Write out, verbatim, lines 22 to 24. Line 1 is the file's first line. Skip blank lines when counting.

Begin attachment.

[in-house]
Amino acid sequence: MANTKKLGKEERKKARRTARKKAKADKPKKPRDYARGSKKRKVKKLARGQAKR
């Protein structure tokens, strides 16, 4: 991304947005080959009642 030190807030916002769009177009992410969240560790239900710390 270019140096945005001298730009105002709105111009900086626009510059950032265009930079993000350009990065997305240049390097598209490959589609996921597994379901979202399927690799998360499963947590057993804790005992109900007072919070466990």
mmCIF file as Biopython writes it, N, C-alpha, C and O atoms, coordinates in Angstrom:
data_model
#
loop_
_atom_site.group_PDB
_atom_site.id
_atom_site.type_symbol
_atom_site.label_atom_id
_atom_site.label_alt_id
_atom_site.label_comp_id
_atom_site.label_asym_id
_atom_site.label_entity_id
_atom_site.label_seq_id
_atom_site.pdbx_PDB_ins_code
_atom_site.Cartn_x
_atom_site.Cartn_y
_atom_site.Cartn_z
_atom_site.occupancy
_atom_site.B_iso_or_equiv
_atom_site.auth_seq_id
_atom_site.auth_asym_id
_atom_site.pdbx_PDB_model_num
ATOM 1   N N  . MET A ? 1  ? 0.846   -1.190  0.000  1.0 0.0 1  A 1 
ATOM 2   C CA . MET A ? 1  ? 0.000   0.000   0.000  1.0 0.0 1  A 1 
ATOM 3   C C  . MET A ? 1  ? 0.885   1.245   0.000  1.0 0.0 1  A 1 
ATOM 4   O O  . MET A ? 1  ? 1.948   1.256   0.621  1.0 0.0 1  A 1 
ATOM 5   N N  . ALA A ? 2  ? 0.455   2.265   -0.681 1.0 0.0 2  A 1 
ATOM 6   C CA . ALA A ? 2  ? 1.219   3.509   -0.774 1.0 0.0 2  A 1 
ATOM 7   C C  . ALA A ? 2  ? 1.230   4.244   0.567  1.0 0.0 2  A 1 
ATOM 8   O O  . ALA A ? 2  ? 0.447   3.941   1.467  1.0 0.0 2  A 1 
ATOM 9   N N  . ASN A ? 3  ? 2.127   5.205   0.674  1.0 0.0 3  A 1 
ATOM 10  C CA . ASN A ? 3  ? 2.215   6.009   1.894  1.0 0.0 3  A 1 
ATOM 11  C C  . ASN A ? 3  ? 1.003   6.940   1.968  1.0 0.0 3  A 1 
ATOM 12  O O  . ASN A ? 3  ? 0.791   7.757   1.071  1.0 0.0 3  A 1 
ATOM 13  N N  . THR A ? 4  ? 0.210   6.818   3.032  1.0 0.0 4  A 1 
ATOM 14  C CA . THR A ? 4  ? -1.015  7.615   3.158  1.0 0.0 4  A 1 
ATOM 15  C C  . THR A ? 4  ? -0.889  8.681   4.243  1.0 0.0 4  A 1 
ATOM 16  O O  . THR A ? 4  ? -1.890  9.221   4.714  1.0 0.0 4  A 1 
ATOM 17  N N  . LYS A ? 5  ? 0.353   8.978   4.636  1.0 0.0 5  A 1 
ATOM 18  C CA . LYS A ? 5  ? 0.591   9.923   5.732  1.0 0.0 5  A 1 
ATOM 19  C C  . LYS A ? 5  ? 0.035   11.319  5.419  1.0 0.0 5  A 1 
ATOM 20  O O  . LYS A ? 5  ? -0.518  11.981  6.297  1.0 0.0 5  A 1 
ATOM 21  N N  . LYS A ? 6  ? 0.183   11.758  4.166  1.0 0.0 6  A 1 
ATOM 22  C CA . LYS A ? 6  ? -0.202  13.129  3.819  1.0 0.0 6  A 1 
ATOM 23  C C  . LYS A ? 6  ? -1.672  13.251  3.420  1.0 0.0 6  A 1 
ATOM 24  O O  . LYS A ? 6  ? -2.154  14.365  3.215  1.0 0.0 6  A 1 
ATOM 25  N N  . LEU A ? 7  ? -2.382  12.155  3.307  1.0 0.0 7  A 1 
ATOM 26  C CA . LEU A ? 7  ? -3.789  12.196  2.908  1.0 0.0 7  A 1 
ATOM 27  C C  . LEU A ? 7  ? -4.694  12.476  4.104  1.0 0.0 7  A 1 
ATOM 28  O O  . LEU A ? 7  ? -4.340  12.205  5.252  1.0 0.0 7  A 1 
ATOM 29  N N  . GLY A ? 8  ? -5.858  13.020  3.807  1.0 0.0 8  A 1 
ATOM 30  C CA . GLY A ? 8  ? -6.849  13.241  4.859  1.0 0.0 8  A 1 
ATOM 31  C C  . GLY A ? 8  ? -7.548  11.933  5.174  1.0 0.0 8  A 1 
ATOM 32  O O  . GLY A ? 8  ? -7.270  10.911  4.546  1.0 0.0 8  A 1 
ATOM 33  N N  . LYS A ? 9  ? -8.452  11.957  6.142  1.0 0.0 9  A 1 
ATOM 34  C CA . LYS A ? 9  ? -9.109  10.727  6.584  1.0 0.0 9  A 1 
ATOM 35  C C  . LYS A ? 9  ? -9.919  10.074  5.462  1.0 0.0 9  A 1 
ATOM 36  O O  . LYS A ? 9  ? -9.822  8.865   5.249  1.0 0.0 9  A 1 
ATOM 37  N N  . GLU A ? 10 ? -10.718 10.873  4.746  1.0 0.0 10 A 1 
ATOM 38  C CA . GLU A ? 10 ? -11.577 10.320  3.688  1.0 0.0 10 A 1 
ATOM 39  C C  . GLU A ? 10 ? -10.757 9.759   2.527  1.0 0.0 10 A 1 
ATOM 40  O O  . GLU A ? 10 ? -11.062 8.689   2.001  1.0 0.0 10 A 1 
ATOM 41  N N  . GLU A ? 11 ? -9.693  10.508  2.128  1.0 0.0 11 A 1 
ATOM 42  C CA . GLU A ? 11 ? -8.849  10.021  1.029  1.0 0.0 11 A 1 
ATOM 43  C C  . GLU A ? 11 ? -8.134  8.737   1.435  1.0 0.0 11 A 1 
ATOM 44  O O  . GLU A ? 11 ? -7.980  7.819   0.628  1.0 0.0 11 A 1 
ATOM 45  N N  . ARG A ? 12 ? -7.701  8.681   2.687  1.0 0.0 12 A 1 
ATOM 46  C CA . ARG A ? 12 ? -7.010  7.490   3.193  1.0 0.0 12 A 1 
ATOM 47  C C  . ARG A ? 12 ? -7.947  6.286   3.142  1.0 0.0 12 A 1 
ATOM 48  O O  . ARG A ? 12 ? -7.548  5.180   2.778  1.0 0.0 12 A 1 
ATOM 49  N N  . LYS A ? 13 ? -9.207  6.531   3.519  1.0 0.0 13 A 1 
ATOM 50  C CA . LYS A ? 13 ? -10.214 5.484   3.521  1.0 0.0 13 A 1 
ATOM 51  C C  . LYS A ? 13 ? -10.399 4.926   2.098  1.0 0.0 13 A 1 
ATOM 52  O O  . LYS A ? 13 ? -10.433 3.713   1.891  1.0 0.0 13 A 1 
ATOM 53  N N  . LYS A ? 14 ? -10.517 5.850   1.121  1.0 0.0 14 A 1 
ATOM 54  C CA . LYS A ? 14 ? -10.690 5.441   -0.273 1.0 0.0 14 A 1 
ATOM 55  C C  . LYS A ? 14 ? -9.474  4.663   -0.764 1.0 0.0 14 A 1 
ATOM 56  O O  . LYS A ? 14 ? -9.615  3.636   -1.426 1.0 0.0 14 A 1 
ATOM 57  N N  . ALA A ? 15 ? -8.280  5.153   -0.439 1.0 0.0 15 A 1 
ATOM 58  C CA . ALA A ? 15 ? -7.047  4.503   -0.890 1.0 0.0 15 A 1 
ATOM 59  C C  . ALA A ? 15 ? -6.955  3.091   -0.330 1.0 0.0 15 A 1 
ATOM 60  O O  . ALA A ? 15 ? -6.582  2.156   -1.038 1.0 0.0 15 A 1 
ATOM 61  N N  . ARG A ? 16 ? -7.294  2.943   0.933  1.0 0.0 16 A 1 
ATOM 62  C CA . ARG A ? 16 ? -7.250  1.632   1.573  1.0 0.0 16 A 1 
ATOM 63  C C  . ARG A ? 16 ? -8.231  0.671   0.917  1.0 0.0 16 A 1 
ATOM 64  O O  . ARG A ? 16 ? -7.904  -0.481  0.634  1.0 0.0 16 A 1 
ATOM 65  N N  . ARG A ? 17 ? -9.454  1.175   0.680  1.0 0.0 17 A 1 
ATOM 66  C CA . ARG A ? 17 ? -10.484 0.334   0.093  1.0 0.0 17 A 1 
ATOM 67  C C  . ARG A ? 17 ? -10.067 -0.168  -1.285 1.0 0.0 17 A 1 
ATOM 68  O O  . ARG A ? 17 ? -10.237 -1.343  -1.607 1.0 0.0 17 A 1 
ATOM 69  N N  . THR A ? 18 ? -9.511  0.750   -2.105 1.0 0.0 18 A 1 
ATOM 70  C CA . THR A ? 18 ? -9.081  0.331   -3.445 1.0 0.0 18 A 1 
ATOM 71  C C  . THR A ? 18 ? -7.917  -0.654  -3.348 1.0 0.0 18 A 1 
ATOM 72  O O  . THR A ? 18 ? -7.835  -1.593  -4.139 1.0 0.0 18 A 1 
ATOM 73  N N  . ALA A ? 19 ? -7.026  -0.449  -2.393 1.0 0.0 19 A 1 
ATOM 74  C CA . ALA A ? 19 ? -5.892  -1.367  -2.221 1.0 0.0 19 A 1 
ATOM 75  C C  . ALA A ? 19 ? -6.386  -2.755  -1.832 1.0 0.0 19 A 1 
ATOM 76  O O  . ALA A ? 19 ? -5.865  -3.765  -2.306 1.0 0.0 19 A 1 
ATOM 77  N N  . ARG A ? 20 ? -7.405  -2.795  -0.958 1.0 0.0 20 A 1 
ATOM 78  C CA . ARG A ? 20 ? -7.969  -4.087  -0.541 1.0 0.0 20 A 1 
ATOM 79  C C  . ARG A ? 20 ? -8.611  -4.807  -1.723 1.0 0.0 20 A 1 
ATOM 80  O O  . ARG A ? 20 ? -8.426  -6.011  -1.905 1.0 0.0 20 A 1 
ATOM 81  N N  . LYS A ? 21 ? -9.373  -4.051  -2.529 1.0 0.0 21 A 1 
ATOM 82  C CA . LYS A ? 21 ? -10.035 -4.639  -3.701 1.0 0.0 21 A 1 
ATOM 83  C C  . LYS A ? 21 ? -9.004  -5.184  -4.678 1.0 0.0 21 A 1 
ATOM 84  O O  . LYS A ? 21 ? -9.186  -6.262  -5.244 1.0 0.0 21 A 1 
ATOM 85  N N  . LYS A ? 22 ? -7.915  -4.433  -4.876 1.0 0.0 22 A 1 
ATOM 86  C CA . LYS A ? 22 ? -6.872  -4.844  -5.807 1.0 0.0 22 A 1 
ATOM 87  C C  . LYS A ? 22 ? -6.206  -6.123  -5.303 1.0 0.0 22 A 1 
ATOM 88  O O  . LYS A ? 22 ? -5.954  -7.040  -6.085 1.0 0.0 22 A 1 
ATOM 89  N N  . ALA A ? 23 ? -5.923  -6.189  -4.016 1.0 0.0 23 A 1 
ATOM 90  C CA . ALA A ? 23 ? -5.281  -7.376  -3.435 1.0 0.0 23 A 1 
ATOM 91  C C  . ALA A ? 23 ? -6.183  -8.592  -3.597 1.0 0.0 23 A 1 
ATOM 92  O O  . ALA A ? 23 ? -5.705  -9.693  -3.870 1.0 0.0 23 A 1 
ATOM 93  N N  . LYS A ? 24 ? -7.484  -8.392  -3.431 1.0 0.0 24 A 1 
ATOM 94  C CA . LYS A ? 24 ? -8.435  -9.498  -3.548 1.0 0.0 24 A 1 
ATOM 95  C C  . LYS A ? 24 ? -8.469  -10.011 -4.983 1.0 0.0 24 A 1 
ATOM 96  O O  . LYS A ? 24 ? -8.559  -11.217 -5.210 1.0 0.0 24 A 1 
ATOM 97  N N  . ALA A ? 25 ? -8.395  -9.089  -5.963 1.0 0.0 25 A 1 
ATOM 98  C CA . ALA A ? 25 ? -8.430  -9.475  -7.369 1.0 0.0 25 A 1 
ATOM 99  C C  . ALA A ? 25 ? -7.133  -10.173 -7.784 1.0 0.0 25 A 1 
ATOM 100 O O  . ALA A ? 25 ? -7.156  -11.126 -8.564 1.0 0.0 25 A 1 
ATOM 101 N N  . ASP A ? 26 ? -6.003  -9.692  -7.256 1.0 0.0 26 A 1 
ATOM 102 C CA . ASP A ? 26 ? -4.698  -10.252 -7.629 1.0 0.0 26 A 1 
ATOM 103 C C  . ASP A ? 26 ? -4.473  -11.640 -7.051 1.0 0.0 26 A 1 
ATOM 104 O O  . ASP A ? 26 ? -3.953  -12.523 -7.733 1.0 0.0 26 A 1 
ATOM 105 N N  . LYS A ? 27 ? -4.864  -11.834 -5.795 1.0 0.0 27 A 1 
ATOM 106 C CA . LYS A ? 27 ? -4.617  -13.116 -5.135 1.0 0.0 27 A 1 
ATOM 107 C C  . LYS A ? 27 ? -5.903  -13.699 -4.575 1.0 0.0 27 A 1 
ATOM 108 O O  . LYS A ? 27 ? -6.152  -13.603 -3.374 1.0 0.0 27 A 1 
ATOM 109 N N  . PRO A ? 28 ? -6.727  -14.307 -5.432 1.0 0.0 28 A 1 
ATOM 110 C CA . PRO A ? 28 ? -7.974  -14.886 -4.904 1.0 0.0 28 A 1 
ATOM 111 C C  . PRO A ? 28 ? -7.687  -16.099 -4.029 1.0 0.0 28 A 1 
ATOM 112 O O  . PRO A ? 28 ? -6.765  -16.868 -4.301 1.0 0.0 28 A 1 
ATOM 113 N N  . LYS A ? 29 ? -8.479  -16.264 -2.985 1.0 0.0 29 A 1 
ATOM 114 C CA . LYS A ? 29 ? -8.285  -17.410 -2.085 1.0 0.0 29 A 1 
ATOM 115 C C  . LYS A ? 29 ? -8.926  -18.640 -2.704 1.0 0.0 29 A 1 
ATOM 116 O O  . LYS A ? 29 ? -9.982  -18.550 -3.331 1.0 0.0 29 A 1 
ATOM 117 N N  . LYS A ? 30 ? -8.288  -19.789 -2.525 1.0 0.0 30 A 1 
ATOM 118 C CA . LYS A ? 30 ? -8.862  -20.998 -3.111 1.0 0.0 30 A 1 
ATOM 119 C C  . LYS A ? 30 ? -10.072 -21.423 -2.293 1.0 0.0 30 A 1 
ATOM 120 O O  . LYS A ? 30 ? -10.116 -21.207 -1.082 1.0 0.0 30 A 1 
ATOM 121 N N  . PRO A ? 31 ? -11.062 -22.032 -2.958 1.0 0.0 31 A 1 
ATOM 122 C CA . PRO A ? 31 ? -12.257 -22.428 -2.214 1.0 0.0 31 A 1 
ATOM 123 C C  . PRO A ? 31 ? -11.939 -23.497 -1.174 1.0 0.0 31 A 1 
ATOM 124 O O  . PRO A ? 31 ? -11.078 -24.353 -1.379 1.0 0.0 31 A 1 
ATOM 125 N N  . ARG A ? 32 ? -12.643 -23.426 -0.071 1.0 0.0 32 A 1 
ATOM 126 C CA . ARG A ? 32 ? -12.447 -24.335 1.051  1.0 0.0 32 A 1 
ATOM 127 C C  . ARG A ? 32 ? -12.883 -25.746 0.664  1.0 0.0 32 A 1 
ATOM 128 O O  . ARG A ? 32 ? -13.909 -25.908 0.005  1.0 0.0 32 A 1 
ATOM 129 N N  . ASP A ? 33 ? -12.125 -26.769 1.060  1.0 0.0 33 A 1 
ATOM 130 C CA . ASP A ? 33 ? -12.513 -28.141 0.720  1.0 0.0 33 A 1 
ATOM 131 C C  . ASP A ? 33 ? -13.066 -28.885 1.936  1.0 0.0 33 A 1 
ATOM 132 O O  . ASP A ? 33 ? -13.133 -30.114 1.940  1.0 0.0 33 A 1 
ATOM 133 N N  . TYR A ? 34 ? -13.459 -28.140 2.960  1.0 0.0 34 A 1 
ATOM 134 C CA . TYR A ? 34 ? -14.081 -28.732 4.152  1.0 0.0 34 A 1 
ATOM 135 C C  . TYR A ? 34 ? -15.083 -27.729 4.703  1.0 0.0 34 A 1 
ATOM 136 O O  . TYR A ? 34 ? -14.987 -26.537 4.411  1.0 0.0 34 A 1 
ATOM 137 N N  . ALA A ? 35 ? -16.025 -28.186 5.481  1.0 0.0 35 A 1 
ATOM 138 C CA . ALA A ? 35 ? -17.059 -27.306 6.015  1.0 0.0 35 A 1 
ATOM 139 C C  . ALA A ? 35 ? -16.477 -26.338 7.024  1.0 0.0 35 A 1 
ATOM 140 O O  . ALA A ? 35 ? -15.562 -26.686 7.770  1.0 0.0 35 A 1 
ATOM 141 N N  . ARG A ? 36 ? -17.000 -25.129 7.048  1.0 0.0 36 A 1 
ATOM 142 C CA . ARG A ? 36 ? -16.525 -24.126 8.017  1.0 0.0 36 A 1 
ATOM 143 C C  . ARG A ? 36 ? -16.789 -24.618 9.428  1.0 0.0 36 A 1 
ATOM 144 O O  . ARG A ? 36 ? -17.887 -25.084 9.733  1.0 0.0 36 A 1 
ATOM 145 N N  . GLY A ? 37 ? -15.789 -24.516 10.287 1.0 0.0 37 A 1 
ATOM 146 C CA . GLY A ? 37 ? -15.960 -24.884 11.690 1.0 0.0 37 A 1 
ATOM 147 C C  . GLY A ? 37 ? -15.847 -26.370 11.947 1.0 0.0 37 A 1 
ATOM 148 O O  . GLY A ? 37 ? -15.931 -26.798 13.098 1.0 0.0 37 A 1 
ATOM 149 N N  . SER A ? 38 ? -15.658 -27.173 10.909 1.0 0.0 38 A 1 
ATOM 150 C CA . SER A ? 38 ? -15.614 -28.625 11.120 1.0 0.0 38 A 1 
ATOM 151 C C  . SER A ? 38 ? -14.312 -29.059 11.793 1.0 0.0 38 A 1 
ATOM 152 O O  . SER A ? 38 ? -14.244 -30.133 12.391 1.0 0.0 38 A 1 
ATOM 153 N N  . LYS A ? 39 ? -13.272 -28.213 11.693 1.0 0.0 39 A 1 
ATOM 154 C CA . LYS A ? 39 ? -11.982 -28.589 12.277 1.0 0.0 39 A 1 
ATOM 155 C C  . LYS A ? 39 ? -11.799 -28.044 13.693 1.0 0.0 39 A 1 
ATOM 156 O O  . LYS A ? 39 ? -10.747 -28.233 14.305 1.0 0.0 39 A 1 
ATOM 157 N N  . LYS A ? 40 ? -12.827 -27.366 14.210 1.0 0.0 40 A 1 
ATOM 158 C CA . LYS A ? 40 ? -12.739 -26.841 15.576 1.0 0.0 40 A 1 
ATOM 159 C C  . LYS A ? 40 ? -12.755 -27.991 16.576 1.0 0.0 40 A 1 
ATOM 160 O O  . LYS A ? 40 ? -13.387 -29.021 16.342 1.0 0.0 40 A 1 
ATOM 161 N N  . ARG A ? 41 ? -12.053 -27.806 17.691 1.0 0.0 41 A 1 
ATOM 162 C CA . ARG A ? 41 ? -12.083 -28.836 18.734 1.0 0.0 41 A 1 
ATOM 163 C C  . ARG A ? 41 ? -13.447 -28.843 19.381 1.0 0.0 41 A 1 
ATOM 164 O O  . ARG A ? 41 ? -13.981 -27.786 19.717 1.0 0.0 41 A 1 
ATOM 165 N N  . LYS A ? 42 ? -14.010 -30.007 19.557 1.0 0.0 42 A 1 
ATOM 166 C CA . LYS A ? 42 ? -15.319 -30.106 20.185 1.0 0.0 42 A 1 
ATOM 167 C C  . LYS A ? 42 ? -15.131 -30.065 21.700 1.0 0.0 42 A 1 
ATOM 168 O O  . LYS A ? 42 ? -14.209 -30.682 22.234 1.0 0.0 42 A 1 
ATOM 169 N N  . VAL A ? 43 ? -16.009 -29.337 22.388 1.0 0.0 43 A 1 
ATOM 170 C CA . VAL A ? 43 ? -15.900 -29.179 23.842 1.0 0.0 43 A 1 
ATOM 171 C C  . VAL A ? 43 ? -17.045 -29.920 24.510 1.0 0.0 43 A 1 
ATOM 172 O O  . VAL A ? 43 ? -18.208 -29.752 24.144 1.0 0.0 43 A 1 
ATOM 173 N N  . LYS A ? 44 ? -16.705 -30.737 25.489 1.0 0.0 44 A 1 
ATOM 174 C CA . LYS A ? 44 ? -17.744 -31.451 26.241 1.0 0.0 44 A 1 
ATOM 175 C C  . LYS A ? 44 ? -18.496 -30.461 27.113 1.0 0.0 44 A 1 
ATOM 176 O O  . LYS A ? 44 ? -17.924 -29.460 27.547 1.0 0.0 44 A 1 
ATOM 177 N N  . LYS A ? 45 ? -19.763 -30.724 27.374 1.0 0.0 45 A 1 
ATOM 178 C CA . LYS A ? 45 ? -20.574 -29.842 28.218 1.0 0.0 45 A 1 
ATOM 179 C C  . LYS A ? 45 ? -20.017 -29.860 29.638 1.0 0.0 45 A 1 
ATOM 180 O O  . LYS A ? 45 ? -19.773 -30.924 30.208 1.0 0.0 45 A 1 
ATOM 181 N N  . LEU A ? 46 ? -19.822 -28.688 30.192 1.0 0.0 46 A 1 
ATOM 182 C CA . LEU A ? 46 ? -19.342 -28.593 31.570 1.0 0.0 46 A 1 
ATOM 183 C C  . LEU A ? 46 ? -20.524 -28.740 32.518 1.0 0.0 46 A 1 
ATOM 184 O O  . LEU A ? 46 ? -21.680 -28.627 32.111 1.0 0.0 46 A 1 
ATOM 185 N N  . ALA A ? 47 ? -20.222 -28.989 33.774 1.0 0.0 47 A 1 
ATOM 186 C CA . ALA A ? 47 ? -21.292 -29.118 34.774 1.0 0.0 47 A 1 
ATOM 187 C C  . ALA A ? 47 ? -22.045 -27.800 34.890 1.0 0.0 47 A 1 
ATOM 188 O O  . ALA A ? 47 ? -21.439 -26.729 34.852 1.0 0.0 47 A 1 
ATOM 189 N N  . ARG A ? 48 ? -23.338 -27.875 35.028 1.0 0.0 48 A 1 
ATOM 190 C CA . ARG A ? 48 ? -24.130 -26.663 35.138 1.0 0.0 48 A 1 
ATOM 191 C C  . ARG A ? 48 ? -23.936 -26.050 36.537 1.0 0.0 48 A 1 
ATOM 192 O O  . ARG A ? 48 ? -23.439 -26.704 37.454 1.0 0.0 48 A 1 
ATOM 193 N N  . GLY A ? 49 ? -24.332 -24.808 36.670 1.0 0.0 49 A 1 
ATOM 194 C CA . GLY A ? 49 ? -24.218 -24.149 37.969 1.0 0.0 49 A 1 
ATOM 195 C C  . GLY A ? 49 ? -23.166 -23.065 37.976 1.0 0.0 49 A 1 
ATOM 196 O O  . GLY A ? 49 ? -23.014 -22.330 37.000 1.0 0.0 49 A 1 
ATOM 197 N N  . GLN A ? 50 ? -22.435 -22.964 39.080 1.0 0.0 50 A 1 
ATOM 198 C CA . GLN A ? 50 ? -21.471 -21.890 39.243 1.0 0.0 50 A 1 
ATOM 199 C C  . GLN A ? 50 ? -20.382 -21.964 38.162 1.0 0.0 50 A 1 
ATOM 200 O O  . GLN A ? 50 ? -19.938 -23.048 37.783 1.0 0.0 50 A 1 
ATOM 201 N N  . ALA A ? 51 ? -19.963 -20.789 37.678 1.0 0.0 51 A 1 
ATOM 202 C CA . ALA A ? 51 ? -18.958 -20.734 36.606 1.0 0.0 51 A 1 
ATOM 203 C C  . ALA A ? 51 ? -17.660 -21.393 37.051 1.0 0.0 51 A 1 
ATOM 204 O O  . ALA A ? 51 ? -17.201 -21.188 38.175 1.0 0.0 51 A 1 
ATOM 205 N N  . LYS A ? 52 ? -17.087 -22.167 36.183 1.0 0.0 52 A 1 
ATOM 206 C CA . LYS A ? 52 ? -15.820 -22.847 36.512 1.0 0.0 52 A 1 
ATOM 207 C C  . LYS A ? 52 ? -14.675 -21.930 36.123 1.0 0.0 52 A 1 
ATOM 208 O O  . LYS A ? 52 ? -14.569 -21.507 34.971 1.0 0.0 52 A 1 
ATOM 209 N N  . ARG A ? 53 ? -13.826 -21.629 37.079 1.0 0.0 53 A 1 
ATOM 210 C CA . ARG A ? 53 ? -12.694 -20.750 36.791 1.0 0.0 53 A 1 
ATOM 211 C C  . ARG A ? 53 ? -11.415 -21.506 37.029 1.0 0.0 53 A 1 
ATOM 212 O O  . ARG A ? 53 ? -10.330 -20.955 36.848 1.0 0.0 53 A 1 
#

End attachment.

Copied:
_atom_site.B_iso_or_equiv
_atom_site.auth_seq_id
_atom_site.auth_asym_id